Silvester's is, without doubt, the greatest hardware shop I have ever known. Peering through the window (it was temporarily closed this Wednesday) I listed to Chris, the photographer, some of the items for sale within my eye line: a dog tea towel, a potato masher, a paraffin stove, an electrical socket, a bath plug, a ceramic potato pot, some geranium seeds, a set of pans, plant pots and an array of lightbulbs. As a child, I would wander the tightly-packed, winding aisles of Silvester's with my father, thinking it as much a museum as a real shop; far more interesting than The Ashmolean and certainly friendlier than The Pitt Rivers, with its shrunken heads and chairs full of teeth.
This misunderstanding between tourist attraction and actual shop carried on, over the road, at The Fish Bowl. As a small child, in DMs and home-screen-printed T-shirts, I simply couldn't understand why all those thousands of Spanish teenagers, Japanese coach tours and camera-clicking American retirees hung around Christchurch Meadow or Balliol College when, right here, there were, like, piranhas and fish that glowed in the dark and, fucking hell, actual sharks. It was a clammy wonderland; it smelled of damp and salt and slightly old knickers; it was a pet shop, sure, but to me it was the greatest aquarium in the western world.
When you're a rotund, soft-chinned, thickly-eyebrowed teenage girl in Oxford, you can end up spending a lot of time by the river. The Thames is to Oxford what baking powder is to crack cocaine: the latter simply wouldn't exist without the former. Oxford is a river city; the name itself comes from the fact that this was once the only place for miles where The Thames widened to the point where cattle (oxen) could cross (ford) the river.
There are still some cattle, not to mention horses, on Port Meadow, and the thick, brownish ripples of this serpentine river still weave under punts, around colleges and under bridges, providing a backdrop to Wind in the Willows fantasies and poorly-executed teenage fingering alike. It is, perhaps, no surprise that I now spend so much of my time swimming beside ducks, alongside the crackling sound of ice, in muddy rivers and through opaque ponds; I grew up soaked utterly in Weil's Disease. As teenagers we spent a fair amount of time simply messing about in boats, as Ratty would say. That, and listening to the Red Hot Chilli Peppers at house parties and ogling older boys at the skate park.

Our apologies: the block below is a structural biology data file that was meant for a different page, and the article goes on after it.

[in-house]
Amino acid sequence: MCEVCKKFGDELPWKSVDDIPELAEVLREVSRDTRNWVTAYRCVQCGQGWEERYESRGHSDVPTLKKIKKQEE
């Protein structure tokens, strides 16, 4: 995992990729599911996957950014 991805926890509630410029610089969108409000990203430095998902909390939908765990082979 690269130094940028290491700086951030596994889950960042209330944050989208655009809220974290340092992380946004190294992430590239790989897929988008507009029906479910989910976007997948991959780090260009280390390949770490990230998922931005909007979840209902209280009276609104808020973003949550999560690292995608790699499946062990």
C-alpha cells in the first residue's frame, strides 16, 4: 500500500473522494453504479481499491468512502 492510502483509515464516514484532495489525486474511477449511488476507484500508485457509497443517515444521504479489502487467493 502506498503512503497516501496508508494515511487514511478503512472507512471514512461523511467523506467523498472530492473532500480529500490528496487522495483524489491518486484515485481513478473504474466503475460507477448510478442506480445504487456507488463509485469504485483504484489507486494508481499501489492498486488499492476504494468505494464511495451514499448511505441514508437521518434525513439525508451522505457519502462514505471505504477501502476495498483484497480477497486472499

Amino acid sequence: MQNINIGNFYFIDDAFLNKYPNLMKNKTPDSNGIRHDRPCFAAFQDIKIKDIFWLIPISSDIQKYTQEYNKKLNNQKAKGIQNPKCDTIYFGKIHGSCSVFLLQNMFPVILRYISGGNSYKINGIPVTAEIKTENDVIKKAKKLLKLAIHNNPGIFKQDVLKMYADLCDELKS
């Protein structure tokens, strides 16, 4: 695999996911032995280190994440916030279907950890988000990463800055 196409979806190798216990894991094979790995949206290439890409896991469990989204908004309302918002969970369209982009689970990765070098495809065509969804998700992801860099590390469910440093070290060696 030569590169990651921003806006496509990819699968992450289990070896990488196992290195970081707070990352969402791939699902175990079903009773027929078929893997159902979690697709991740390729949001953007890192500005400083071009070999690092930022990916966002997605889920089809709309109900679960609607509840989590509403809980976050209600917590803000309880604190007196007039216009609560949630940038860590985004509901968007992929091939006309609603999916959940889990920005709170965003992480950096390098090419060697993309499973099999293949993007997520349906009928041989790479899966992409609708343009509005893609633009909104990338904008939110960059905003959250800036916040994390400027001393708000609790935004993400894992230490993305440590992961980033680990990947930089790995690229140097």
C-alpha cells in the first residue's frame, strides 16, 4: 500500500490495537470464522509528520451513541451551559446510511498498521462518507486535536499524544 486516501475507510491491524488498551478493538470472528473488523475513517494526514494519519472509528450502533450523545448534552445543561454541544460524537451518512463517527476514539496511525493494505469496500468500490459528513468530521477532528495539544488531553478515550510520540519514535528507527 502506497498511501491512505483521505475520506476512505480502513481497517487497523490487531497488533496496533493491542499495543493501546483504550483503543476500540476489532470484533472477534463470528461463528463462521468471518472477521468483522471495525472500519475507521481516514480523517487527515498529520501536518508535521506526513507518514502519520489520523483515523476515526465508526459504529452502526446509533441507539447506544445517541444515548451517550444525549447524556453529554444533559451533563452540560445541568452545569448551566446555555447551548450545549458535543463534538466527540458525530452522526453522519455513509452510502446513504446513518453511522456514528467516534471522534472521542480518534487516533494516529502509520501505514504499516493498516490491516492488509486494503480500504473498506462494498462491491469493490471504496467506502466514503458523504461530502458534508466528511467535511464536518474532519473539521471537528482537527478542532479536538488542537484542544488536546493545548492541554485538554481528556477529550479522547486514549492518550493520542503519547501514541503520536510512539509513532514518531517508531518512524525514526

I managed to find the gap in the fence where, on one of those thickly-warm summer nights that happen occasionally in your teenage years – that hum with possibility and seem to slip into an unwatched bacchanalia – we broke into the Queen's College sports ground. My friends – Tom, John, Simon, Jos (I was, as I remember, the only girl) – and I lay on sweetly-smelling grass and chased each other across the lawn with sprinklers under a full moon. I remember thinking, even at the time, that we had slipped, Narnia-like, out of our puddled, gravelled, everyday lives into this magical garden of stillness, lust, hot throats and wet backs. Looking at the grounds today, in the whip-cold wind of winter, I wonder if it ever happened at all. Although I know it did.
It seemed absurd to bring a photographer all the way back to Oxford and not go for a swim. Never mind the fact that it was February, that a post-Doris wind was howling, that not even the dogs were jumping in. In my memory, Port Meadow will always have the gentle, sticky sense of leisure after all the afternoons, evenings and dawns we spent, eating Doritos, drinking Oranjeboom, some of us experimenting with drugs, walking along the side of the water and splashing through the shallows. One winter my family and I got so lost in the fog on Port Meadow that we ended up being nearly trampled by a pack of wild-eyed horses as they thundered, nostrils flared and fiery red, through the thick white mist. Another summer, a herd of bullocks chased us from our picnics so skittishly that my friend James ended up shimmying a small tree, protected by a circular fence, and refused to move for at least an hour.
Walking back into town, through the never-adequately-explained-suburb of "Jericho", I think again of just how old Oxford is. Not quite as old as Jericho, perhaps, but there is a pub here, The Turf Tavern, that has been serving beer for over 600 years. It was a tavern and malthouse in 1381 – the Maori only reached New Zealand (where my father is from, making me a dual citizen) in about 1300. That means, as men were washing up in canoes onto the beaches of Hokianga, there was probably a pub, standing down an alleyway in Oxford, where you could buy a pint of ale and a pie. Sidenote: The Turf is also the place where – legend has it – Bill Clinton did not inhale.